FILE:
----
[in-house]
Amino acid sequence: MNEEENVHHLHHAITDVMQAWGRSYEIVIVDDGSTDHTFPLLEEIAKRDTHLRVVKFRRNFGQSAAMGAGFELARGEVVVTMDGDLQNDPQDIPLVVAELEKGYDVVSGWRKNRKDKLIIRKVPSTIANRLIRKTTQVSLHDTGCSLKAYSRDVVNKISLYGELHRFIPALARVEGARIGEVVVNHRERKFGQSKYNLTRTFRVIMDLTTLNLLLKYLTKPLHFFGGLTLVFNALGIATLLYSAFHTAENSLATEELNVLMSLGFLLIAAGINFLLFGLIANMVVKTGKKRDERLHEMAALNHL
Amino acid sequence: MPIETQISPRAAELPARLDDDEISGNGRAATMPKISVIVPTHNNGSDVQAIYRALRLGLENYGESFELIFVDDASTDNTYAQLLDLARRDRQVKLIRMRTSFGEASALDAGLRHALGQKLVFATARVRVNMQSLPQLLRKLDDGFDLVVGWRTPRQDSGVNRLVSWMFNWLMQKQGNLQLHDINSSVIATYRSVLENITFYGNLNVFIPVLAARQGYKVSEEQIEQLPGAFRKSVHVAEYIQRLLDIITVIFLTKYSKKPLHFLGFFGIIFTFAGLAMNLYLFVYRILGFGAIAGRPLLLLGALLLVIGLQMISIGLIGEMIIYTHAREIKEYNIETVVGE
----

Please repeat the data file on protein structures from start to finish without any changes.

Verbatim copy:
[in-house]
Amino acid sequence: MNEEENVHHLHHAITDVMQAWGRSYEIVIVDDGSTDHTFPLLEEIAKRDTHLRVVKFRRNFGQSAAMGAGFELARGEVVVTMDGDLQNDPQDIPLVVAELEKGYDVVSGWRKNRKDKLIIRKVPSTIANRLIRKTTQVSLHDTGCSLKAYSRDVVNKISLYGELHRFIPALARVEGARIGEVVVNHRERKFGQSKYNLTRTFRVIMDLTTLNLLLKYLTKPLHFFGGLTLVFNALGIATLLYSAFHTAENSLATEELNVLMSLGFLLIAAGINFLLFGLIANMVVKTGKKRDERLHEMAALNHL
Amino acid sequence: MPIETQISPRAAELPARLDDDEISGNGRAATMPKISVIVPTHNNGSDVQAIYRALRLGLENYGESFELIFVDDASTDNTYAQLLDLARRDRQVKLIRMRTSFGEASALDAGLRHALGQKLVFATARVRVNMQSLPQLLRKLDDGFDLVVGWRTPRQDSGVNRLVSWMFNWLMQKQGNLQLHDINSSVIATYRSVLENITFYGNLNVFIPVLAARQGYKVSEEQIEQLPGAFRKSVHVAEYIQRLLDIITVIFLTKYSKKPLHFLGFFGIIFTFAGLAMNLYLFVYRILGFGAIAGRPLLLLGALLLVIGLQMISIGLIGEMIIYTHAREIKEYNIETVVGE